The Scruffy Bunny smacks of something a bit fun and unconventional. And this is exactly what its founder, Rich Hoffman, is all about. The Scruffy Bunny is going to be Wellington’s centralised hub of improv theatre; a place that puts the spotlight on evening entertainment and daytime education. With over 20 years experience in the entertainment and food industries, Rich is amped to bring the two together to improve the world through improv!

Why do you think this campaign is important?

The Scruffy Bunny represents a much bigger goal than simply a theatre. It is going to be an education space. Our team are excited about bettering the world through improv classes (improvisation for those non-thespians out there). We know that the potential for improv to educate is endless; it teaches communication, awareness and confidence. It increases your ability to think under pressure and embrace spontaneity.

The Scruffy Bunny also represents a culture this world needs more of; “yes, and..”. Improv is based on the premise that we should always answer an idea with a “yes”. Accept whatever idea is being presented to you and, even if you detest it, add something to reframe it as a positive. The end game is to move things forward. I think improv is a wonderful metaphor for how we should live life outside the theatre as well as on the stage.  

This campaign is important because it will enable us to create an experience that transforms the Scruffy Bunny – a little pocket of the community – into the happiest place in the known universe.

What motivated you to reach out to your crowd?

I have travelled a lot – across the world and now to here in New Zealand. I have talked to countless people about my dream to create a community hub that focuses on improv. I decided to create a campaign so that all these people who got excited about my idea can now be part of making this dream come true.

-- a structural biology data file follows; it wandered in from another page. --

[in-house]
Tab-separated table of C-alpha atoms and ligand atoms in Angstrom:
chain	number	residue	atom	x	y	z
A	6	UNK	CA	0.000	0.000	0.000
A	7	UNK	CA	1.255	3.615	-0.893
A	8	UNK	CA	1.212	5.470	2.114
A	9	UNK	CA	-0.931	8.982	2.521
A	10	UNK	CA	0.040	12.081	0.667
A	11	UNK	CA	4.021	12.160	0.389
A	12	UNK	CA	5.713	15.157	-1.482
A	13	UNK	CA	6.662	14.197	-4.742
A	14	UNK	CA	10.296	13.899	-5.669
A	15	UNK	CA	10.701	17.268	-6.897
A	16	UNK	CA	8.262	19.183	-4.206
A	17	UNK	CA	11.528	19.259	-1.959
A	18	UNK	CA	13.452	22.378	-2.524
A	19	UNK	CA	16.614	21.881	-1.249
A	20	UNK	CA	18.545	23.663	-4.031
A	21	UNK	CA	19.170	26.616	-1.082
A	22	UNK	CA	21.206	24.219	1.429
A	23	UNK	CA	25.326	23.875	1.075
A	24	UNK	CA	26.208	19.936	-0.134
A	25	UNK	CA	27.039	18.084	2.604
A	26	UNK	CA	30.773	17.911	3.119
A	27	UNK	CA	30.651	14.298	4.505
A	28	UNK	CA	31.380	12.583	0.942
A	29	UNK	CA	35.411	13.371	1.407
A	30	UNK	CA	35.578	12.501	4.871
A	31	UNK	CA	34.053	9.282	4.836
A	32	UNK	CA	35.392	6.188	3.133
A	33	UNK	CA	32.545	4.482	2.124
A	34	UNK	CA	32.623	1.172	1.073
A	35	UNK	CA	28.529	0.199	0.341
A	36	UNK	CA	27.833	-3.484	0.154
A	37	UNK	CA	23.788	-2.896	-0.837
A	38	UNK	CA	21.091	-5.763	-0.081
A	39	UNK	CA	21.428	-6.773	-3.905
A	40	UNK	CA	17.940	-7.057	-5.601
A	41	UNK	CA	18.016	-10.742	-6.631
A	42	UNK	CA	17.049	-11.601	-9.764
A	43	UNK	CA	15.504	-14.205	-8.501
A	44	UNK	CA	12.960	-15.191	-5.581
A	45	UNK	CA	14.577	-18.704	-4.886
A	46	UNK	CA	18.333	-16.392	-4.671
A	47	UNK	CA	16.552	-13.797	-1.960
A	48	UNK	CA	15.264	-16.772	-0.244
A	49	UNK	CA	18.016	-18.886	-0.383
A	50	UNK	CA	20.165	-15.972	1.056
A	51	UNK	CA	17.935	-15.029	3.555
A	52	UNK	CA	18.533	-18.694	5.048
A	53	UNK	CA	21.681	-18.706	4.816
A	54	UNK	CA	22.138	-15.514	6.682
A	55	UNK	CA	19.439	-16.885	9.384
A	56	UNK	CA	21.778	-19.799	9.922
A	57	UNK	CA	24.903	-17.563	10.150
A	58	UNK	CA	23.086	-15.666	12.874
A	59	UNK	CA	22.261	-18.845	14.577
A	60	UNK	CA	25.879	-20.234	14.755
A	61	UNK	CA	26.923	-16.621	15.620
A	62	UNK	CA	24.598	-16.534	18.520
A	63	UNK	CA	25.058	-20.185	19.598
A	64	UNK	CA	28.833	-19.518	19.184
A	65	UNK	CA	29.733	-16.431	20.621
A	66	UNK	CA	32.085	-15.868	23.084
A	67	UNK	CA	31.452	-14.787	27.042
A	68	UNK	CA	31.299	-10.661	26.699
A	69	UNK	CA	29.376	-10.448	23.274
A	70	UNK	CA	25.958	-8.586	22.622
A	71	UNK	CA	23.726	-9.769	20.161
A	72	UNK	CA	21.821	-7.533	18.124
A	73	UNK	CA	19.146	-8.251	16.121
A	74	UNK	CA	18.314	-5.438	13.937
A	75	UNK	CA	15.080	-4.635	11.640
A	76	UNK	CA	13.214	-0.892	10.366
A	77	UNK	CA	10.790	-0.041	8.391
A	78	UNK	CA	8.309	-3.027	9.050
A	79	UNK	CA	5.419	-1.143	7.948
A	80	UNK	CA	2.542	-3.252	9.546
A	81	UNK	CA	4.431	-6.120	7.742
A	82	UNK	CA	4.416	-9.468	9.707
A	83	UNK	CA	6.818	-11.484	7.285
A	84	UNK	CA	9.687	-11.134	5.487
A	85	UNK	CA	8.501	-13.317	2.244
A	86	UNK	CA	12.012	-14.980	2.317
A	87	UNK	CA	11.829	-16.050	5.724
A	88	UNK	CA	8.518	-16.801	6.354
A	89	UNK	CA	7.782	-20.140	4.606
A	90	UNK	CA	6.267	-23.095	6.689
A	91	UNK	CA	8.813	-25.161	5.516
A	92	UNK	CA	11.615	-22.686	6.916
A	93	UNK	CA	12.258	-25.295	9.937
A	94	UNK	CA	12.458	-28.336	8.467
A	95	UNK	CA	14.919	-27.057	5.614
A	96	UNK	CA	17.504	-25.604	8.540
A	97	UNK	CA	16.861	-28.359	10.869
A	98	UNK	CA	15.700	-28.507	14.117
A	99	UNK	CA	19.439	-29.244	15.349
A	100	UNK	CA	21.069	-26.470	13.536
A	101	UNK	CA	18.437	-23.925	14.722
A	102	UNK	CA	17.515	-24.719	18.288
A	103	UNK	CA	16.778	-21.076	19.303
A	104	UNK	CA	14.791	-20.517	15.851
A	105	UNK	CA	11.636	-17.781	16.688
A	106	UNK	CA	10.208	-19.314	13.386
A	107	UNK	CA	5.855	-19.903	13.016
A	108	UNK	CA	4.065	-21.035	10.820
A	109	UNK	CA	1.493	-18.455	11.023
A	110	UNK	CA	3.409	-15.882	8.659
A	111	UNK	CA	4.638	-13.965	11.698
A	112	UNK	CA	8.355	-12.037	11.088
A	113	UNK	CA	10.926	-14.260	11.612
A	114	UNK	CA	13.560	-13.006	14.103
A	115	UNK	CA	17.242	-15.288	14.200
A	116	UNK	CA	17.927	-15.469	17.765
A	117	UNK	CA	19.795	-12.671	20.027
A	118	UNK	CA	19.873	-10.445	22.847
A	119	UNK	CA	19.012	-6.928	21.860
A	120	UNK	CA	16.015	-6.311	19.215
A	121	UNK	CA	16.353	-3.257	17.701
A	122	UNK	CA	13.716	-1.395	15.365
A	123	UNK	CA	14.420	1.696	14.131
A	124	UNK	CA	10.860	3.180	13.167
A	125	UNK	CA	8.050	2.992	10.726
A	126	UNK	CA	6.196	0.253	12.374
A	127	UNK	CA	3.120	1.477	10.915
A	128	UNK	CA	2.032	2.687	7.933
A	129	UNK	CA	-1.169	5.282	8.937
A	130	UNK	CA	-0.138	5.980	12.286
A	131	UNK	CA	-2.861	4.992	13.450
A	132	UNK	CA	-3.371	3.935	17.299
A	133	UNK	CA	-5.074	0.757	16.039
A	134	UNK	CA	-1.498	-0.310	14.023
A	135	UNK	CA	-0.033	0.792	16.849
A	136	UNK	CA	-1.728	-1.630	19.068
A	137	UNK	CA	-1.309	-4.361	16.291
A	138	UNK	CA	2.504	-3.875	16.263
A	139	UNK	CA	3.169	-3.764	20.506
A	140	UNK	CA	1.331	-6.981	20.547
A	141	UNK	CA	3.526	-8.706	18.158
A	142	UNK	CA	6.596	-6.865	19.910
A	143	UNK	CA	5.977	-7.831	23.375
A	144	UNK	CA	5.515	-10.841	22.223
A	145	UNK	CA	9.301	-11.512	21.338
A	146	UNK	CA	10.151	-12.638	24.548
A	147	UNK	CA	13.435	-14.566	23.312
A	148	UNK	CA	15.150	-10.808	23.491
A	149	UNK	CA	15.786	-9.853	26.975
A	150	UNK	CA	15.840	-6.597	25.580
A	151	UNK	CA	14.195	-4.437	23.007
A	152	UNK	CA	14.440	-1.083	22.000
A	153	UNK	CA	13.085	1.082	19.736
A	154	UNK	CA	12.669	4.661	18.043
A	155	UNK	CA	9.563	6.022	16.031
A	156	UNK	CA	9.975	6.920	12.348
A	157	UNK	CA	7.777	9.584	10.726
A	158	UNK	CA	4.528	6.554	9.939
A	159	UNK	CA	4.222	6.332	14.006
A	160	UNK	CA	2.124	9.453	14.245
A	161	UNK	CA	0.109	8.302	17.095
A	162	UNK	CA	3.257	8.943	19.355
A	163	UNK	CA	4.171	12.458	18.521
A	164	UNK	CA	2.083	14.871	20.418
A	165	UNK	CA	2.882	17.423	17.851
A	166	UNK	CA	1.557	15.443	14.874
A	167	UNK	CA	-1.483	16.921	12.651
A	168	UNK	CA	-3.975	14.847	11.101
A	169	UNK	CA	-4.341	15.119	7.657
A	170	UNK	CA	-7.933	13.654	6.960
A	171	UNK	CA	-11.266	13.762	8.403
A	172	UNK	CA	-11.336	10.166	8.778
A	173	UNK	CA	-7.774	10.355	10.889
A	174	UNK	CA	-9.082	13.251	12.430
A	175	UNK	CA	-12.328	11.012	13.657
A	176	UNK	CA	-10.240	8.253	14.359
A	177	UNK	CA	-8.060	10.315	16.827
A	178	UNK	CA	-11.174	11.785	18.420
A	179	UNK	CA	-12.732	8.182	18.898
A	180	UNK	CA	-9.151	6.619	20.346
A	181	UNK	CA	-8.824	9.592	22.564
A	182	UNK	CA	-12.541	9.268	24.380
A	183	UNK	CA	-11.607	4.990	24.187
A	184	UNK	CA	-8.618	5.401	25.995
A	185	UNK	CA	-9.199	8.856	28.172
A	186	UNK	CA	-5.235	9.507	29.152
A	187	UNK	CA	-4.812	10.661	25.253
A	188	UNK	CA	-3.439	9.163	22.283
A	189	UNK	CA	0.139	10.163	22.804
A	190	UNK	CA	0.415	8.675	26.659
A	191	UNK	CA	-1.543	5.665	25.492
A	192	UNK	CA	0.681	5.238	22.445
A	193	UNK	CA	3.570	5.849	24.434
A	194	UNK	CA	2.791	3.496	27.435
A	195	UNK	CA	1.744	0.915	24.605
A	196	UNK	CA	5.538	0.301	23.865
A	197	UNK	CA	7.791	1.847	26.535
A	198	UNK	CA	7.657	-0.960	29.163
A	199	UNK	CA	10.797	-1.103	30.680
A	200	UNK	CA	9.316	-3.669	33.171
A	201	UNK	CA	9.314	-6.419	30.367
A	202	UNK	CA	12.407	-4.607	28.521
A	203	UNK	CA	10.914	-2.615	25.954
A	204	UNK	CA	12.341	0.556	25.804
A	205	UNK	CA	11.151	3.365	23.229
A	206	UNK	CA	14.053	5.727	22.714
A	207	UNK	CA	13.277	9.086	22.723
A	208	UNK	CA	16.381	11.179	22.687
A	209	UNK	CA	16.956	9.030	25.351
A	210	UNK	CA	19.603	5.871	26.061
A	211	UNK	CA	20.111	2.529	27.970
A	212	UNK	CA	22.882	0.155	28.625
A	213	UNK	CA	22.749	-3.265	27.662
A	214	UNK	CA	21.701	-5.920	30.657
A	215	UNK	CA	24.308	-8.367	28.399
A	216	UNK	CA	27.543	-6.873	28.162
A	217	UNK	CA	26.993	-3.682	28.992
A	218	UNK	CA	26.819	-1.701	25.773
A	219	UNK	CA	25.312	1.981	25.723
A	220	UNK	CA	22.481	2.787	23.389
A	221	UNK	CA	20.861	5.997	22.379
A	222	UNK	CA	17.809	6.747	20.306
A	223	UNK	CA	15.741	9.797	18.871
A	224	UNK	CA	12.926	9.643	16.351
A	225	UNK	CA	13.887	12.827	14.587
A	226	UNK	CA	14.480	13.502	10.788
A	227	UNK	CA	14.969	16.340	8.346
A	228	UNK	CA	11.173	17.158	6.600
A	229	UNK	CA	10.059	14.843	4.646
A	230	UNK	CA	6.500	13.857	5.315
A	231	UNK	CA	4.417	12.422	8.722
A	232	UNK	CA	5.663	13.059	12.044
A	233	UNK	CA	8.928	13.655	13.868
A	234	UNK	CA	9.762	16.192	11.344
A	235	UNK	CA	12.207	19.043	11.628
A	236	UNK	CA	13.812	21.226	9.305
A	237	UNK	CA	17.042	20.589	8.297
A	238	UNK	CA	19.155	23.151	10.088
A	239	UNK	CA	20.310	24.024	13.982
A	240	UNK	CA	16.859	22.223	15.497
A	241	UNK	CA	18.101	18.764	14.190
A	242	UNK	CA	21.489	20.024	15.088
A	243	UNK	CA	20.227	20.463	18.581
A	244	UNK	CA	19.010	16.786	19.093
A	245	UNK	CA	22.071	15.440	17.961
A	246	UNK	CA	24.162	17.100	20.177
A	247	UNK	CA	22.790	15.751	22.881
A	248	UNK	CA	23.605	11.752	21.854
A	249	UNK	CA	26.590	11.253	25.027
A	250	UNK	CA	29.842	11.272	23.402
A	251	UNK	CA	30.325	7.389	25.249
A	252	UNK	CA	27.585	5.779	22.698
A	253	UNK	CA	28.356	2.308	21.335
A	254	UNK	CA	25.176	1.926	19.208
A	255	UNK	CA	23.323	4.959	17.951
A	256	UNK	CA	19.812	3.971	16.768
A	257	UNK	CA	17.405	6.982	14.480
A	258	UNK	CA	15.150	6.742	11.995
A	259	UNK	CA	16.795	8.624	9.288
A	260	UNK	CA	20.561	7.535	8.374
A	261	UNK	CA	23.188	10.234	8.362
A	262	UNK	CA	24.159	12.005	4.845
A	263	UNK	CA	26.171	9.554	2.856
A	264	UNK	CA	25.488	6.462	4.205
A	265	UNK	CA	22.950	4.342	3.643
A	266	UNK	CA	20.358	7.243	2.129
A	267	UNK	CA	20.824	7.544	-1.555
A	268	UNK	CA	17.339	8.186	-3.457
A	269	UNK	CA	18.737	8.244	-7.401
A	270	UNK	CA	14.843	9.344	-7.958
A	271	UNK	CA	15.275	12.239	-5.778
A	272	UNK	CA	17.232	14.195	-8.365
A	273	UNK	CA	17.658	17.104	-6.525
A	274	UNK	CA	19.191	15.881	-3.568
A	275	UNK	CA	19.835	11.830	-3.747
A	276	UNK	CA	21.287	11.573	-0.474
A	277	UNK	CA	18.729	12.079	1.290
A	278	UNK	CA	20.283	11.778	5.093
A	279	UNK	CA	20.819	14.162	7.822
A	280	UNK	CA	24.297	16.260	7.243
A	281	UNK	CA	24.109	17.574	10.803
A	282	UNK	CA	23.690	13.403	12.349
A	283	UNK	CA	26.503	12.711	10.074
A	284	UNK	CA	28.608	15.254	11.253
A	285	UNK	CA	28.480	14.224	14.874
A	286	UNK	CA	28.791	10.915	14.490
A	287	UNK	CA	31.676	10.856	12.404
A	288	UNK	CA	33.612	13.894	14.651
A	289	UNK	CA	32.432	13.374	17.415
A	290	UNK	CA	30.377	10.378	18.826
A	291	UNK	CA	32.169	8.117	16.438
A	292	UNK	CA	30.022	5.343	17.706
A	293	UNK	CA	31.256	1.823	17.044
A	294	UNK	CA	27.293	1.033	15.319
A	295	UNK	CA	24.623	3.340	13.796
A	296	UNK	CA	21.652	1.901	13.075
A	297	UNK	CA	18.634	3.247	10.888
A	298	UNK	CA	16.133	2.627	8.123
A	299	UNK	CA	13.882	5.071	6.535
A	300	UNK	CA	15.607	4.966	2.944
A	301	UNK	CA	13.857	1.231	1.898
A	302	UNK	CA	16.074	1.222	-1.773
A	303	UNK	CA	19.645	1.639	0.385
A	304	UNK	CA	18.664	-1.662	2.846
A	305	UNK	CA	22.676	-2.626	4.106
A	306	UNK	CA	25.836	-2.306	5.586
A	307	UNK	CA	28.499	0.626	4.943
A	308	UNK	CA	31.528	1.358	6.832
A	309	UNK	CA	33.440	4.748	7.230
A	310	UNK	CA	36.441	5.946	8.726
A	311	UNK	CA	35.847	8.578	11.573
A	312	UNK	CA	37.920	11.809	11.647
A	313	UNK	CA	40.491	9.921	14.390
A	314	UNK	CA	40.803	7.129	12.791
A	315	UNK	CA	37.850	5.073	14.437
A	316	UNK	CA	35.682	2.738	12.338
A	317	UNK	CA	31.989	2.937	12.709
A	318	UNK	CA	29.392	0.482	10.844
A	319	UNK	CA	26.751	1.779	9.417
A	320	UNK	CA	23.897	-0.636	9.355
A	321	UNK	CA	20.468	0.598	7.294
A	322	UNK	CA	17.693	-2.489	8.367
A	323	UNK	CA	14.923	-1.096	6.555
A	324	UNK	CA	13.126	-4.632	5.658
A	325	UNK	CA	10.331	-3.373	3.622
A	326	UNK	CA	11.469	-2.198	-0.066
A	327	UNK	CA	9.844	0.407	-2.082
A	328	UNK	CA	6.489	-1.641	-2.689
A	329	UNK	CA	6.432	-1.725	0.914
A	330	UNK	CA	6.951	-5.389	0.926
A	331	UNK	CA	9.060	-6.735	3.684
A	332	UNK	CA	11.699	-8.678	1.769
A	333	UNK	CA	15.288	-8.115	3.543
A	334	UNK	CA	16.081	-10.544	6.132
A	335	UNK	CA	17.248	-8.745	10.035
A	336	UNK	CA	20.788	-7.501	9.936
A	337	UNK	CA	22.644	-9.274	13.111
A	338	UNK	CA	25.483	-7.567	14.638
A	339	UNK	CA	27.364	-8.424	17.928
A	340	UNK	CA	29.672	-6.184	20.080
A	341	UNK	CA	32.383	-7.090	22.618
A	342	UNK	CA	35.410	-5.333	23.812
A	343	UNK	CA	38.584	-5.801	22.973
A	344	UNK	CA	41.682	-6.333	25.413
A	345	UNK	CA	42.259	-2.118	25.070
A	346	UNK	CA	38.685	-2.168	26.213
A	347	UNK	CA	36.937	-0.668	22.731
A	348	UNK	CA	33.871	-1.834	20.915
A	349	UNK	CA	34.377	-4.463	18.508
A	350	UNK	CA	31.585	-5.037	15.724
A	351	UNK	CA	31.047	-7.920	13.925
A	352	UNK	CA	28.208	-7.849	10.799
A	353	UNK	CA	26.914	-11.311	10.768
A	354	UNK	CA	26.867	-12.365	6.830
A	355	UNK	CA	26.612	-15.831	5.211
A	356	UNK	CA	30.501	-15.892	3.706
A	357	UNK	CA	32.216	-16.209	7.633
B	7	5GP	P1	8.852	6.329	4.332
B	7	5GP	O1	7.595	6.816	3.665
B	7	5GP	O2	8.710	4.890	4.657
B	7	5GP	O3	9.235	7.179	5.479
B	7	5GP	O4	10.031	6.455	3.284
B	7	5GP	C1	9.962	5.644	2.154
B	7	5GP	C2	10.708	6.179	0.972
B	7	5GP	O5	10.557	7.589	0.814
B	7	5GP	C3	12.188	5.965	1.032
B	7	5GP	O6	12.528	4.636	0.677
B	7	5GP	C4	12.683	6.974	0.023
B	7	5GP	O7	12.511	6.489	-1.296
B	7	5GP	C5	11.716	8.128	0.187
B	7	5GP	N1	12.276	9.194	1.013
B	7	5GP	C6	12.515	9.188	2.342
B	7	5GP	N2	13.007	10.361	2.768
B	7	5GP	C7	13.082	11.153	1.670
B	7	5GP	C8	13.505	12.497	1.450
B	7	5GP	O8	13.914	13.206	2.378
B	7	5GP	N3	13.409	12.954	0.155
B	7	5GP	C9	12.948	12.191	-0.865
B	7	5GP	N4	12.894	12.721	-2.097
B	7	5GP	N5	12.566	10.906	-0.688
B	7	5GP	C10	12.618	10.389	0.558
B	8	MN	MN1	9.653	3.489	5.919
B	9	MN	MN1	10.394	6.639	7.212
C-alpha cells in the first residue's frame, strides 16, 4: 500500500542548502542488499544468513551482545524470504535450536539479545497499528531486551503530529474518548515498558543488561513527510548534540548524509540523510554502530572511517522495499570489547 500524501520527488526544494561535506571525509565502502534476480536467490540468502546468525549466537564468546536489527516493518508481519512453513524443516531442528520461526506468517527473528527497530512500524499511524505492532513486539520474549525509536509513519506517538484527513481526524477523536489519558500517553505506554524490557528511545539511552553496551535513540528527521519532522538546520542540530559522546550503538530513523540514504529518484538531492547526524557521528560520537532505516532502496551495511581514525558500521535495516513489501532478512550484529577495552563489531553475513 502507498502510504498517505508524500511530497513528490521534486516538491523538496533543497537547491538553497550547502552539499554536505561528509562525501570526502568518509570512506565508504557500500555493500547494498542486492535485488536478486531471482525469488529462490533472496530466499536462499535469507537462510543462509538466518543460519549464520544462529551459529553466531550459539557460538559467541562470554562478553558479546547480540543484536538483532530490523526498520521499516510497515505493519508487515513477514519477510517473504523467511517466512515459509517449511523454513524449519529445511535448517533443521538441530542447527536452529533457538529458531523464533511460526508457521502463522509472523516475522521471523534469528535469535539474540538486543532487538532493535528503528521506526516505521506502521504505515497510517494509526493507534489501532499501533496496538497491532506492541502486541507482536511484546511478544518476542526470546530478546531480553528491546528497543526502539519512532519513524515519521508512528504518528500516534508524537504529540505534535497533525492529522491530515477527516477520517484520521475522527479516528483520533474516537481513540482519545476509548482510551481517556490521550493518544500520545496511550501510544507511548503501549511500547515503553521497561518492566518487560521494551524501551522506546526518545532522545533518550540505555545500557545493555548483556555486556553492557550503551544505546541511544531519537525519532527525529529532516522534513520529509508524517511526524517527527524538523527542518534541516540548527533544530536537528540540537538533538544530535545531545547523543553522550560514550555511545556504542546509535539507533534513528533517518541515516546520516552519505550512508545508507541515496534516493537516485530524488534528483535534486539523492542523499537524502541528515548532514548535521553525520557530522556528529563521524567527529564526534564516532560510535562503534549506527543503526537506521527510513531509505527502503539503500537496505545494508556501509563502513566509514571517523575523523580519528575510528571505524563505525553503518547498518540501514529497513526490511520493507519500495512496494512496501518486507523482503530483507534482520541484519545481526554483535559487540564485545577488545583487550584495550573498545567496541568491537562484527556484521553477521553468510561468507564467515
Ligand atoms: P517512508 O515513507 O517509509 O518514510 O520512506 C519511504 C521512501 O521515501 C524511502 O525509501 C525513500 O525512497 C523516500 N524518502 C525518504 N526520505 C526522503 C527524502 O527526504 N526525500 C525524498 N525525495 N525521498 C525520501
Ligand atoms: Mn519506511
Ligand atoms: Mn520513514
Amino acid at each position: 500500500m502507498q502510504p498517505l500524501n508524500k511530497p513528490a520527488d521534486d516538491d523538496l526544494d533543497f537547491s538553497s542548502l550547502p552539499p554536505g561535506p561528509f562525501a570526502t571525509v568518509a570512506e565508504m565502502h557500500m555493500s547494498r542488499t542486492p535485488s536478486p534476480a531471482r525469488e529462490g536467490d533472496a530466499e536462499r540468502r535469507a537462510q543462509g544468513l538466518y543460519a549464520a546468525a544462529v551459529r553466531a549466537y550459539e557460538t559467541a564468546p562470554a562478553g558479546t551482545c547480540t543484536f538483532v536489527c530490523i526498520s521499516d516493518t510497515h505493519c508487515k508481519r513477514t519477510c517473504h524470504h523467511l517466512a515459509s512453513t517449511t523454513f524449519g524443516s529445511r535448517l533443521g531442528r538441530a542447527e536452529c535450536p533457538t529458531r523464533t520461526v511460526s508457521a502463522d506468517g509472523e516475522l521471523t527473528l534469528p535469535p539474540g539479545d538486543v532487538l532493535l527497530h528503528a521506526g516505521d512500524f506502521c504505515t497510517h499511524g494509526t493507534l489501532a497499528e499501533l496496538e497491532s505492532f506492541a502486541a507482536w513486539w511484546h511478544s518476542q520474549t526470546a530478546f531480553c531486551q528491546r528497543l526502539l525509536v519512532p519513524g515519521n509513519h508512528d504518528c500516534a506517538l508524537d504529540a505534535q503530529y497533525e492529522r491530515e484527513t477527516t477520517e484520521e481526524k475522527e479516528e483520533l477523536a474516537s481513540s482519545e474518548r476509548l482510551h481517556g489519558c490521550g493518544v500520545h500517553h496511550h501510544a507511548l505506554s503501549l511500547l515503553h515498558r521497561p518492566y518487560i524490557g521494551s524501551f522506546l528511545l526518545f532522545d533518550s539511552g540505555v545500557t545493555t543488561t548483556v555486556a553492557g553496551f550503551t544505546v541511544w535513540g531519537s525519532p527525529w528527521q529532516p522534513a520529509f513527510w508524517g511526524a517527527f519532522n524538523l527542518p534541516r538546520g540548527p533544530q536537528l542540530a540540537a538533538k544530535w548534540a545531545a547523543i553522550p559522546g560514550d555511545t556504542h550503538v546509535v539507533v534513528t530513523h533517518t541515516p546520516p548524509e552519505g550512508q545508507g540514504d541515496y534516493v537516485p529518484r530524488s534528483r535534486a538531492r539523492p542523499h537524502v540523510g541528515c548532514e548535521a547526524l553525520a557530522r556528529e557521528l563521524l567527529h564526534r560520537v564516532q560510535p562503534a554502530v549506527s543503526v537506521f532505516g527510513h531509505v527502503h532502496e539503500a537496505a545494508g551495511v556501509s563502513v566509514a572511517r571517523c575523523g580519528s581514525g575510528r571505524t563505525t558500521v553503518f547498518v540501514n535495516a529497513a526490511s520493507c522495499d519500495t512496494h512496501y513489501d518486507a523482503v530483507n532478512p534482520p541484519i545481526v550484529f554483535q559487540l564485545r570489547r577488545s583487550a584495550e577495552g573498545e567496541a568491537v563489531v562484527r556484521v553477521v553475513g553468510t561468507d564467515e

The Scruffy Bunny is being built for Wellingtonians. This is another reason why we wanted to reach out to the Welly crowd; it is a hub for all of us. We want to bring the spirit of Wellington into the theatre. By pledging to this campaign, you are helping to establish a hub for life improvement through theatre and learning.

What do you have planned for the rest of the campaign – anything for us to look forward to?

We are putting out a few more videos over the final days. You can keep an eye out for the links through our PledgeMe page and also by liking our Facebook page.

Please also keep an eye on our rewards page over the next couple of days. You never know what the Scruffy Bunny might come up with!

Anything you would like to shout out to your crowd?

We love you all – thanks for following our journey! We hope that you can be a part of the campaign by pledging now. Time is ticking and we would love you to help us reach our goal. And of course, you are always welcome to come along to watch (or be in!) our shows.

You can pledge to the Scruffy Bunny Improv Hub here.

What's Up Wednesday

Our Own Ron

Art brings people together. This is something the folk that bought the Bull back to Christchurch learnt when they raised over $200,000 to make the iconic Chapman’s Homer a permanent symbol of Christchurch’s strength.

Now they are doing it again, this time with Our Own Ron. Sometime in between the two major earthquakes that rocked Canterbury, the Christchurch Art Gallery held a Ron Mueck exhibition. For a lot of people, this exhibition stands out as a last memory of the city as it was. For others, it stands out simply because of the shock reminder Ron’s sculptures give us of our own humanity.

We chatted to the Our Own Ron team to find out why Christchurch needs its own Ron.

Why do you think this campaign is important?

We have heard so many stories from people who remember “that exhibition with all the big people”. Sandwiched between two earthquakes, Ron Mueck’s exhibition was the best attended that Christchurch has ever seen. The line snaked out the door, across the gallery forecourt and around the other side!

Ron has only made 40 works in his life. And now he has agreed to make one just for Christchurch. He actually visited the city in November last year. Together with Jenny Harper (director of the Christchurch Art Gallery), Ron walked the city and felt his way through how everything was going. His experience and conversations with Jenny taught him that Christchurch is in a state of cautious optimism.